I got there and again, so many people. This time more of Adrienne’s friends, her ex husband, people I’d met at Passovers. Most of them knew who I was, I of course had no clue about most of them. But they were all there. I waited my turn (still, like a idiot, not quite realizing that “go in and say goodbye” meant that she was going to die tonight. I figured it was at least a little precautionary, and we had a few days. Like how on the 23rd I thought we had a few weeks.)
When I went in, it was worse. The first time I visited, my initial thought at seeing her was “oh, no. She’s dying and she knows it.” This time I knew it. I held her hand but she was asleep or unconscious. I told her everything I had to say, about how grateful I was for her constant kindness and acceptance and generosity and humor, how much I love her. I told her what bullshit it was and how sorry I was that her body betrayed her and how much I was going to miss her. I squeezed her hand and she didn’t squeeze back. It was useless, standing there, but somehow letting go of her hand felt like a betrayal. That was the hardest part, to just let go of her hand and walk away. Again, I was so grateful that Marilyn was there. She told me how proud Adrienne was of me, and that I was really special to her, and held me for a bit. But that letting go of her hand. It was such a simple action, and still so big and difficult.
I went back and sat with everyone, and at some point people decided to sing. It was low and quiet hum/singing, and had this been a movie montage that is what would have been playing over it. And that’s what we were doing when she died. At some point Marilyn, my cousin, a good friend Michael, and Tommy, Adrienne’s aunt-in-law who lived downstairs (and is 90something and will outlive us all. May I be half as sharp as her when I’m half her age) went in, and I guess Adrienne knew. Her heart and respiration rate slowed down, and stopped.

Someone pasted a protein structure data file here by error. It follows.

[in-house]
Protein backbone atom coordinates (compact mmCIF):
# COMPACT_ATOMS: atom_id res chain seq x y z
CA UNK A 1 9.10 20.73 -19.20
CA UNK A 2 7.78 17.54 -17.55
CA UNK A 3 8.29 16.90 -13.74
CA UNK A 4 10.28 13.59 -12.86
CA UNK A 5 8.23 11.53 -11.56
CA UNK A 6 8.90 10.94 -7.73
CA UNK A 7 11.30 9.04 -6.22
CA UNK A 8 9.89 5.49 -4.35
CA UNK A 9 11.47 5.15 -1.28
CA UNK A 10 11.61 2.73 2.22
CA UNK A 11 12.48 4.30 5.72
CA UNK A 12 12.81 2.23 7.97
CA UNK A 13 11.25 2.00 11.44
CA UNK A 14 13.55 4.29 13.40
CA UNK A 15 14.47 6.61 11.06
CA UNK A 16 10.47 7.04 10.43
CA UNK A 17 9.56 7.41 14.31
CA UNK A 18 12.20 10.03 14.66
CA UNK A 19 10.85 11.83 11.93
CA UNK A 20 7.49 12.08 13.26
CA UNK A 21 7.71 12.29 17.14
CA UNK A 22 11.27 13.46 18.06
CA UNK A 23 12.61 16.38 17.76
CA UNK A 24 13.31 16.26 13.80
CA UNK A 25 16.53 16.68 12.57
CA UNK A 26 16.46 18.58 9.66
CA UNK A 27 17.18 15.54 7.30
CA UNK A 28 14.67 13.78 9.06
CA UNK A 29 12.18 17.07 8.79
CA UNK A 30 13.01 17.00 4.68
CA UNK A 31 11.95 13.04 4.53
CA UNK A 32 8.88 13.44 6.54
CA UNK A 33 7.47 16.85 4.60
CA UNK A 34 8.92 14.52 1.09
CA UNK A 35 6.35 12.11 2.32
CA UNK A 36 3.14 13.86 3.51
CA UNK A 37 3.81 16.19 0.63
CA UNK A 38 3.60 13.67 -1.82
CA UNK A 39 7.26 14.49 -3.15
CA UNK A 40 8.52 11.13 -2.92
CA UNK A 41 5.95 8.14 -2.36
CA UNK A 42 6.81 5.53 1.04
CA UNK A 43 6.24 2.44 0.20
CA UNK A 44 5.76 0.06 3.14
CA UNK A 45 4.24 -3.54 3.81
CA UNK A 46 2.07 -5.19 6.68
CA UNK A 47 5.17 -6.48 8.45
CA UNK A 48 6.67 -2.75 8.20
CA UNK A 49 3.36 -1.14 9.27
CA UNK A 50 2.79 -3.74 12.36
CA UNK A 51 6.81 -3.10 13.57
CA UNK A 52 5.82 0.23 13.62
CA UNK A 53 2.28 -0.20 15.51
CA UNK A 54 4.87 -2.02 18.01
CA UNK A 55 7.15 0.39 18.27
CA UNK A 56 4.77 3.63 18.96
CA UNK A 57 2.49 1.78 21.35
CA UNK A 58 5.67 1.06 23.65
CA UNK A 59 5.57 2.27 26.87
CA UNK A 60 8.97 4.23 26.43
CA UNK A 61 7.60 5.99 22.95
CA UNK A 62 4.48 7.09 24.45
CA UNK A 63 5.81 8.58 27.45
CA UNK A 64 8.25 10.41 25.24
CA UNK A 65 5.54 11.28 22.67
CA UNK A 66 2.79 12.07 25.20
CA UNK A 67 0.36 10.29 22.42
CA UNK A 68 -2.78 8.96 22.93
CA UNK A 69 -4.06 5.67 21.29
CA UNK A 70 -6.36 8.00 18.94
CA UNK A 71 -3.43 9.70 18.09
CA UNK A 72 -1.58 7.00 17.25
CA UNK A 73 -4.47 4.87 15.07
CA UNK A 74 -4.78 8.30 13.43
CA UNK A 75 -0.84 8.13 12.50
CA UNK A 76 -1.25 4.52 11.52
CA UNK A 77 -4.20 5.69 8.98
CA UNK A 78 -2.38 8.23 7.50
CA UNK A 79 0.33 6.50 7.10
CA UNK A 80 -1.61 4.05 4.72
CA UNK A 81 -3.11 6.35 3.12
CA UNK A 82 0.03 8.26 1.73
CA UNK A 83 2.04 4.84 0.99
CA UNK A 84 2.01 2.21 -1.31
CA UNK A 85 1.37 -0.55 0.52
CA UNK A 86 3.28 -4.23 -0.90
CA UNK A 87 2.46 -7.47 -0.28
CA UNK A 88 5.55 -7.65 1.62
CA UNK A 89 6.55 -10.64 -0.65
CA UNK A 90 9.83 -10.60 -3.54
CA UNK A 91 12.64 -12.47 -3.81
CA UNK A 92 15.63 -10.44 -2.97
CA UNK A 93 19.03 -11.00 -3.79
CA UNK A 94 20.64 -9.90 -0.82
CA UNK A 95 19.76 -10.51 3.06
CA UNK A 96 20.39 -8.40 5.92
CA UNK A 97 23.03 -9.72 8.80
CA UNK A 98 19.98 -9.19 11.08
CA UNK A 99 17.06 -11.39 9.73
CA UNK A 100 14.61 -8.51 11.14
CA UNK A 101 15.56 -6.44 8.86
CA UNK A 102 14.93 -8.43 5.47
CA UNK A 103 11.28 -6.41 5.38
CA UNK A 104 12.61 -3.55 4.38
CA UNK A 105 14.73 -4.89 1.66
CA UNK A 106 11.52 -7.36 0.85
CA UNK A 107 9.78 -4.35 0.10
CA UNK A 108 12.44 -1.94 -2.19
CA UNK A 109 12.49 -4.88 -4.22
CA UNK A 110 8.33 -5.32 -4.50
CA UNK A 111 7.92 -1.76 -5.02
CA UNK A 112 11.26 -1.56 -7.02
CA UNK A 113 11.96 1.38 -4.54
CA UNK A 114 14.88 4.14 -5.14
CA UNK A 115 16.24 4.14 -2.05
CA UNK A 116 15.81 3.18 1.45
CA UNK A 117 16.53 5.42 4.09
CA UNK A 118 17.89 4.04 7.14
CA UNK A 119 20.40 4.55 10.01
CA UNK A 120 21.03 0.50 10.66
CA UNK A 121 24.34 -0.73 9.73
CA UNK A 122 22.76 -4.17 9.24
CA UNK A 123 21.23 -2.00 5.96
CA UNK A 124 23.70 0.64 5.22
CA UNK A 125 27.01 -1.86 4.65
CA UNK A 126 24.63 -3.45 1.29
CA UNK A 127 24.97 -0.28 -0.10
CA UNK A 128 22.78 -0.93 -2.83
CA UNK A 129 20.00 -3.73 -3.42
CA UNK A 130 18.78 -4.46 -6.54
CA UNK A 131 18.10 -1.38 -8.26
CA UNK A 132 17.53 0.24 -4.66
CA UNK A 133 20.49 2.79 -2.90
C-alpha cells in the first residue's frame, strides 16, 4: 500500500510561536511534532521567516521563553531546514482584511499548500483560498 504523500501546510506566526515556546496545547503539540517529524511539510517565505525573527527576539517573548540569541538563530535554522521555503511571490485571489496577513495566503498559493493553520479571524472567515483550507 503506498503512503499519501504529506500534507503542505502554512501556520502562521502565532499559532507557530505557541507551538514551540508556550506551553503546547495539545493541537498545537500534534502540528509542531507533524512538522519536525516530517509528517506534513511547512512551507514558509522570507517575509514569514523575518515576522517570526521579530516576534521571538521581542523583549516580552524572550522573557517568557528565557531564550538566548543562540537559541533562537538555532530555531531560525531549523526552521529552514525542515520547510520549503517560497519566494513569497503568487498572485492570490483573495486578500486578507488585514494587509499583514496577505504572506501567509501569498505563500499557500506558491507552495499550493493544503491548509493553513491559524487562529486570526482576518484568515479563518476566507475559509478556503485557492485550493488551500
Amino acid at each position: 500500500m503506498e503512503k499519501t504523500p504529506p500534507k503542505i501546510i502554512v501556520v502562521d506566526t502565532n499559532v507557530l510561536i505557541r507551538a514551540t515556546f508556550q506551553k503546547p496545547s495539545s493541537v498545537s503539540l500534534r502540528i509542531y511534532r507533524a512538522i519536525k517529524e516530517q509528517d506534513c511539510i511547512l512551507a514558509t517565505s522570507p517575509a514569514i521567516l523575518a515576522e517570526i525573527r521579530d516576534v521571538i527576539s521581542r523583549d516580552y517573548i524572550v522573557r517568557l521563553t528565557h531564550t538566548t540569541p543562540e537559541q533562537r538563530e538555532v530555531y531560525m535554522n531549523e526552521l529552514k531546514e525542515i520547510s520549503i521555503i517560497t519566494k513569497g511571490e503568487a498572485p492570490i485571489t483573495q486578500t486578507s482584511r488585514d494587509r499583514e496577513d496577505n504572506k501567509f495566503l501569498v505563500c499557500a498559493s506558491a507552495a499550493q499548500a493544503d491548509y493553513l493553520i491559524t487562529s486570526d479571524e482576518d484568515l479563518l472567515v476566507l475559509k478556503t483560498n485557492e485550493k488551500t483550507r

We out in the waiting area, singing (in my case, crying and listening), didn’t realize until those four came back out, Marilyn breaking composure for the first time sobbing and screaming Fuck. People ran to her and Sarah, but I think it didn’t sink in for most of us until the doctor came out and said My condolences. You can go in now.
The rest of the night was long, awfulish. Figuring out things with the funeral homes and travel and all (the funeral home we called was amazingly expedient. They were there about an hour an a half after she died).
There is nothing fair about this. I know, it’s death, it’s not fair or unfair. But really. Aside from being sad, I think all of us are angry. She was 65. She had an amazing, beautiful life for the most part. The main downside was she never got to retire. She was 65. Her decline was swift, unexpected, and devastating. I get it that death isn’t fair and this is never easy, but this. This is beyond. This is bullshit.
But Tommy was sitting there quietly and Marilyn asked her what was up and she started listing all of the people she’s known who had died, and none of them had had that many people gathered, and singing. And that part, that part was beautiful.